Squeeze at Shepherd's Bush Empire, London live review

'Nights like this reaffirm the ageless quality of perfect pop'

Photographer: Sara BowreyJohn Bownas on 17 December 2020

Squeeze is the word at Shepherd’s Bush Empire tonight.

Getting into those once-comfy jeans is a Squeeze for an aging crowd of almost-fifty somethings seeking out lost teen years.

Getting into the venue is a Squeeze as the main room groans over-capacity, despite this being the second London date in a row and with one more tomorrow at the O2.

Getting to the bar is a Squeeze – no surprises there then.

And Squeeze are Squeeze. Difford and Tilbrook…always there since 1974. John Bentley, settled nicely back into in the bass position after all those years away. And ‘new boys’ Stephen Large and Simon Hanson – ably filling empty shoes.

The band canter onto the stage to an introduction courtesy of an animated line-drawing of Sir Bruce Forsyth and hit the ground running with a set that will be instantly familiar to anyone who has been following their current ‘pop up shop’ tour in any detail.

Only one song is at variance with the set list from a few nights ago as ‘Some Fantastic Place’ is tonight replaced with ‘Hourglass’ - which to many is a welcome move, as this is one tune that really doesn’t warrant any time languishing on the subs bench.

The set list is a tour de force in exemplary timeless classics and new material – with one late-era album track ‘re-imagined as a nifty bit of electro-pop,’ as Tilbrook so boyishly announces as he tucks an arm behind his back and taps out the keyboard parts to ‘Without You Here’ one-handed.

And mentioning Glen Tilbrook briefly, it’s quite clear that he has brought his biggest fan with him tonight…what else could explain his permanently waving locks of hair that threaten many times to upstage the rest of the band.

‘Without you’ finds ‘Slap and Tickle’ nipping at its heels as Tilbrook re-engages his previously idle left hand. But then it’s back to a brace of new songs – two of the four tracks taken from the ‘Packet of Four’ maxi-EP that is on sale at the merchandise stand (along with a live recording of tonight’s show for those who don’t have trains to catch) and which represent the bands first new studio material in many years (one of the other tracks being a re-recording of the previously-played ‘Without you Here.’).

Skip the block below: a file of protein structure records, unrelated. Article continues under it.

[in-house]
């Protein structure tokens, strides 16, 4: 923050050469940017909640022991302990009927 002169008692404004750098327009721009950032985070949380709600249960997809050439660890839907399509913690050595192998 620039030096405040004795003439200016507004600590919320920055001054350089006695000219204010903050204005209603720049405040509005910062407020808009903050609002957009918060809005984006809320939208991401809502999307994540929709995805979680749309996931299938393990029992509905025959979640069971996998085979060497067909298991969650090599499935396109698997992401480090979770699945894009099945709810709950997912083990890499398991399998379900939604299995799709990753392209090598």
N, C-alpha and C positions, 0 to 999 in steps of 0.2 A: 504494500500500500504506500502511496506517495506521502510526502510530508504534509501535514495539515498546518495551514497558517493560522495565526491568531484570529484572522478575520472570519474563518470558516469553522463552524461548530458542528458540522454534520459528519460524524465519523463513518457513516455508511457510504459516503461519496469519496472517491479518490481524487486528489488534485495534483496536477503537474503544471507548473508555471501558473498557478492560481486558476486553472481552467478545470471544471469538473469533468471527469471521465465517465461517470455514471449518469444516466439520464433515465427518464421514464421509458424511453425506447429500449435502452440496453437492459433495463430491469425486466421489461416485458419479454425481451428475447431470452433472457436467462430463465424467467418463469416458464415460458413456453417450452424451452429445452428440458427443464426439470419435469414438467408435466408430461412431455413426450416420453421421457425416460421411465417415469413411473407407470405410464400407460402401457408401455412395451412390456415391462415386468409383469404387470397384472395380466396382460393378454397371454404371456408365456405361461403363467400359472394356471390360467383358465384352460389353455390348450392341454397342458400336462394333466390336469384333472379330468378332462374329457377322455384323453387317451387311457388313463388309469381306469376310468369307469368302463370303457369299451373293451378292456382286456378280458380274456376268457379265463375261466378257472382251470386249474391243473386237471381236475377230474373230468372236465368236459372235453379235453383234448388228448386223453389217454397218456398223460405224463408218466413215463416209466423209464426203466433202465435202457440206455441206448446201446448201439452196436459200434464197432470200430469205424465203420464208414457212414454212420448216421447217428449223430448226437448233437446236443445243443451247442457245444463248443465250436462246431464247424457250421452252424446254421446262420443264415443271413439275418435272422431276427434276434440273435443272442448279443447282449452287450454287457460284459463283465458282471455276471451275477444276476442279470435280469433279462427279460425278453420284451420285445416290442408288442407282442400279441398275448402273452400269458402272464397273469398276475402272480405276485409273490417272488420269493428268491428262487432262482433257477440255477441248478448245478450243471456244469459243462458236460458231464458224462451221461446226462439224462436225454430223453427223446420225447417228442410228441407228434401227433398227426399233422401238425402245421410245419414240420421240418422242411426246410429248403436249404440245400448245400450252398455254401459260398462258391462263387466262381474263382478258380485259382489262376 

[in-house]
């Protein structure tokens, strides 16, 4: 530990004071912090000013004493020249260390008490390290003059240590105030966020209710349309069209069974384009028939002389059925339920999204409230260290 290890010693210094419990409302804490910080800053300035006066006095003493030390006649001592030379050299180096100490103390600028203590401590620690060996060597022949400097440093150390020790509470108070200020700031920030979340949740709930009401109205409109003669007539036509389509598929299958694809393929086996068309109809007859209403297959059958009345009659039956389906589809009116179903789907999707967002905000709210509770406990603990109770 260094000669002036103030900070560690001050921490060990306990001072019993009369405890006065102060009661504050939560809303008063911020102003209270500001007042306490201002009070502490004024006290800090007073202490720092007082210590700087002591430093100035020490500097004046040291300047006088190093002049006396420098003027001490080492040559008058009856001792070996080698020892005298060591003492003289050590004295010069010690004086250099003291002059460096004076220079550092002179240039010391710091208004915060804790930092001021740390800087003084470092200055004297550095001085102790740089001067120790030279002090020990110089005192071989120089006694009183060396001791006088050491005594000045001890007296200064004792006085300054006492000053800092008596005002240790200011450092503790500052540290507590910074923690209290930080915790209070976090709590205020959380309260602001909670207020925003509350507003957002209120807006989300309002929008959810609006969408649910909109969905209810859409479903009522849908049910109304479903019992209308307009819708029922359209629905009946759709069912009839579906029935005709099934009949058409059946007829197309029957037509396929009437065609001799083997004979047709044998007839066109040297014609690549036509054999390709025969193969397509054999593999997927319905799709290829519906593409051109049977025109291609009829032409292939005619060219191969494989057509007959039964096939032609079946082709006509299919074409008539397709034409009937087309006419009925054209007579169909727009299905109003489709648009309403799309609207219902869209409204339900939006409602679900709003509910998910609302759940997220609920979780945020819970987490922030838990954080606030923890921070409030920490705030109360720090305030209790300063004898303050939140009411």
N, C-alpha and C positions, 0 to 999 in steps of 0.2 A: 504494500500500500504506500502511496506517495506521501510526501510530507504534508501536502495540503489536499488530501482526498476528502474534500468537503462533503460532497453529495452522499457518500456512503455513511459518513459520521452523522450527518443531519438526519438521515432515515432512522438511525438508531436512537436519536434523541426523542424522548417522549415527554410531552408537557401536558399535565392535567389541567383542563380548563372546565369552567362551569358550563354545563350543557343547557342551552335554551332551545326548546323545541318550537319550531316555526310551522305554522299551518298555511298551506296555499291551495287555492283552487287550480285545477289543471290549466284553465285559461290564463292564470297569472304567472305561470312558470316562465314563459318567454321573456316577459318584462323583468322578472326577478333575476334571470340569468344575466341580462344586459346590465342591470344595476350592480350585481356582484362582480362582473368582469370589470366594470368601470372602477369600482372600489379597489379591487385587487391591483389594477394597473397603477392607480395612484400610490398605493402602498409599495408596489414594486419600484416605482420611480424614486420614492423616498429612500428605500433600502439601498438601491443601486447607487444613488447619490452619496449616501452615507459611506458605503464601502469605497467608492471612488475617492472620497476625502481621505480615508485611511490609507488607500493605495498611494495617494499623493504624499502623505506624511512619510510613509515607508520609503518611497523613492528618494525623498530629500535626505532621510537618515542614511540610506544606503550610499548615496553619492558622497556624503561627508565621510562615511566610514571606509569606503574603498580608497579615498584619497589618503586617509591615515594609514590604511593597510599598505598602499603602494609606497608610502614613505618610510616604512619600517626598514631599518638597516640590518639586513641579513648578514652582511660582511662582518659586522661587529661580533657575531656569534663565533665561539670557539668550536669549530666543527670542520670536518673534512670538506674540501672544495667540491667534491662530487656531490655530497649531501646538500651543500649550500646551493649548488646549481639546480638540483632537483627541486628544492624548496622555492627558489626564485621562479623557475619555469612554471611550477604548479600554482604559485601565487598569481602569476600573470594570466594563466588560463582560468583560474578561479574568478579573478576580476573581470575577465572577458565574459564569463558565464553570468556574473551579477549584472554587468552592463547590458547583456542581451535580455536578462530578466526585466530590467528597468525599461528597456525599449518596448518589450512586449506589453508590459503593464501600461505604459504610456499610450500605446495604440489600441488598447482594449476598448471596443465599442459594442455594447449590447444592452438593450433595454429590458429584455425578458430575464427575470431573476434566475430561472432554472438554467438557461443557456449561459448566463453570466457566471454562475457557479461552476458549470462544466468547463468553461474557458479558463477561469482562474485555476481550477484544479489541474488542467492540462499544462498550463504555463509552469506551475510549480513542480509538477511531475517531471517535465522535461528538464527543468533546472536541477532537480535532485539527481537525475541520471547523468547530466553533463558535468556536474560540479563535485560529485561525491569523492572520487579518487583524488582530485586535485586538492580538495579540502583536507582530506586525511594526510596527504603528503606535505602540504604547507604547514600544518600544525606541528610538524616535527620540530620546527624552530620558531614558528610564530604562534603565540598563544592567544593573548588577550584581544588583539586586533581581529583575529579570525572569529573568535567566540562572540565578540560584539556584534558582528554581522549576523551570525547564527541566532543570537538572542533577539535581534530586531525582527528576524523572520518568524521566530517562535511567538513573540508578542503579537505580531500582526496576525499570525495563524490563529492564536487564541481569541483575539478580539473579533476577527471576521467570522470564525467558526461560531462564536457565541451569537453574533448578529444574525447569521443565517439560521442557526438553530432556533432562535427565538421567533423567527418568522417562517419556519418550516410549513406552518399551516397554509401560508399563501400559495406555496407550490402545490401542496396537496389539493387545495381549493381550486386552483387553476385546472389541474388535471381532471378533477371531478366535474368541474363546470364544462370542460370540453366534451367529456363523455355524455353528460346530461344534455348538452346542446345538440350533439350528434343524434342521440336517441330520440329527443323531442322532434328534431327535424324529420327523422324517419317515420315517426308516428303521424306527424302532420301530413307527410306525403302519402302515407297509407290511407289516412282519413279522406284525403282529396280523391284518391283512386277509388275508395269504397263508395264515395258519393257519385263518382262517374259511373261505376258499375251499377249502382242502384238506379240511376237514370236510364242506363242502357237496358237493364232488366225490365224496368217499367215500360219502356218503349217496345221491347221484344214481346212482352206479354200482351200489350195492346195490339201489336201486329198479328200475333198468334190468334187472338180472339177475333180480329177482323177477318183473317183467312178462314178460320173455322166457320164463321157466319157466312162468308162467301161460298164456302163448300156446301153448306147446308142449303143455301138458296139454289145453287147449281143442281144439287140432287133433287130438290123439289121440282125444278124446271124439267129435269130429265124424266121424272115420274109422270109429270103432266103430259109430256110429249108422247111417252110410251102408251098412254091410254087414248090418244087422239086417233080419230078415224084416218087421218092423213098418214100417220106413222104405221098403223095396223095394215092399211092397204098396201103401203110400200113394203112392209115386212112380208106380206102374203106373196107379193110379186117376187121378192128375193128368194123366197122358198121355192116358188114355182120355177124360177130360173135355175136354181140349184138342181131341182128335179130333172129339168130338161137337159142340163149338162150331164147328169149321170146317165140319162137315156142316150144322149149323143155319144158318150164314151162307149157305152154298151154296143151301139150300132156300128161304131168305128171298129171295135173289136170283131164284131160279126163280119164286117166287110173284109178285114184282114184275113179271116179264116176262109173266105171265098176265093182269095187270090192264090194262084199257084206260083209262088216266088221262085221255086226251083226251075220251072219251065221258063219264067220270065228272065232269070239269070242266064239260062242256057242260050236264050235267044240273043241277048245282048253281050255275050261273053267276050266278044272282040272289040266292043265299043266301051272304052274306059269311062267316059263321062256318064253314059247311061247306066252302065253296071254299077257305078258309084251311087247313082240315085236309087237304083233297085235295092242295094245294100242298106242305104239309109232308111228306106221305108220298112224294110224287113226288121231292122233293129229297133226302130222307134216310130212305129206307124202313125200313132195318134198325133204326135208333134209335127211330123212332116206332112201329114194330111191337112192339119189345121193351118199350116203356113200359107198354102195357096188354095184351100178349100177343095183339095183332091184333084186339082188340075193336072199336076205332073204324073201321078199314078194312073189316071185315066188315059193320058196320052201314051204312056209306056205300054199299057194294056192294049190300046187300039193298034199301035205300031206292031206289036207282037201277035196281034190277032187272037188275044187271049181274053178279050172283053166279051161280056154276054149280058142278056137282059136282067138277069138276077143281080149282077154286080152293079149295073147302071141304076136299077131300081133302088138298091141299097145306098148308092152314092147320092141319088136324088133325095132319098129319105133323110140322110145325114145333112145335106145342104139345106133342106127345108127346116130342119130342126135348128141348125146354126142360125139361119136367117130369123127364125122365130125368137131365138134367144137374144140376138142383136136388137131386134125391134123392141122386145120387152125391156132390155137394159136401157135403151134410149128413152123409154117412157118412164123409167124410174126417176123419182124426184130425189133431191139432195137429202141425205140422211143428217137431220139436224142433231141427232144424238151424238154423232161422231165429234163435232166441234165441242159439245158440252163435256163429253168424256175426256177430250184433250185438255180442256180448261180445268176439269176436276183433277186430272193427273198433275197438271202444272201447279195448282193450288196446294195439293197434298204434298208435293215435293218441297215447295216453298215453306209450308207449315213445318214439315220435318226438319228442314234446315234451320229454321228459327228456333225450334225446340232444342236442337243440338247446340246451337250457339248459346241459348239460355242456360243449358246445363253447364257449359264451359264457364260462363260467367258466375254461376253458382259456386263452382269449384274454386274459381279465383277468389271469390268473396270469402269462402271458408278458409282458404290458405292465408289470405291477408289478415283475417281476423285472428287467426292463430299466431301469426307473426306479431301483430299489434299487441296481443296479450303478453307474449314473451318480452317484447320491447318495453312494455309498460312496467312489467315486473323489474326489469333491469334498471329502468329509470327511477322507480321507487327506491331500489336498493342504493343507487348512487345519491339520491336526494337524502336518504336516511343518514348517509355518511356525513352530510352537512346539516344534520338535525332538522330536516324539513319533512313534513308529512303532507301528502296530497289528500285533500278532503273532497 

And as an exercise in ‘now here’s a few from our new album’, the joy is that the risk pays off.

Tommy is cleverly synched with a video backing track of the ‘Catford String Quartet’, and its characterization reflects a songwriting return-to-form as it captures the gritty reality that fans of Up The Junction so love.

And ‘Top of the Form’ continues the story-telling lyrical theme…with the Karaoke-style rolling set of words that are projected onto the back screen making sure that nobody misses a single line of this new urban poem.

But rather than unpicking every song in tonight’s set instead it’s perhaps better to focus on the moments – those times through the night when everything clicked into place.

Moments for instance when it became startlingly apparent that ‘Labeled With Love’ is the perfect football terrace song – if, that is, the most complex. And moments such as the point during that self-same song when a wagging finger leaves the accordion, points at the ‘no photos’ sign and then points accusingly at an i-phone wielding bootlegger, who is instantly put in his place as a result…

‘No photos or videos at the request of the band’ does seem to be working though…because for once most people are focusing on the band, not on a blurry reproduction of them on a tiny camera screen.

Moments also when the lovely video (shot it would appear in the Pelton Arms) for ‘Cradle to the Grave’ makes everyone grin, and moments like when ‘Up the Junction’ kicks in and it becomes obvious why it is that if anyone only knows one Squeeze song well, this is that song.

Nights like this reaffirm the ageless quality of perfect pop.

Squeeze are at the top of their game – they know what makes their fans tick – and as members of the band wander wirelessly through the crowds on the first floor balcony for their ‘Goodbye Girl’ finale it is abundantly clear that there is still an awful lot of love in the world for bands who not only have this sort of quality back catalogue, but know exactly how to use it.


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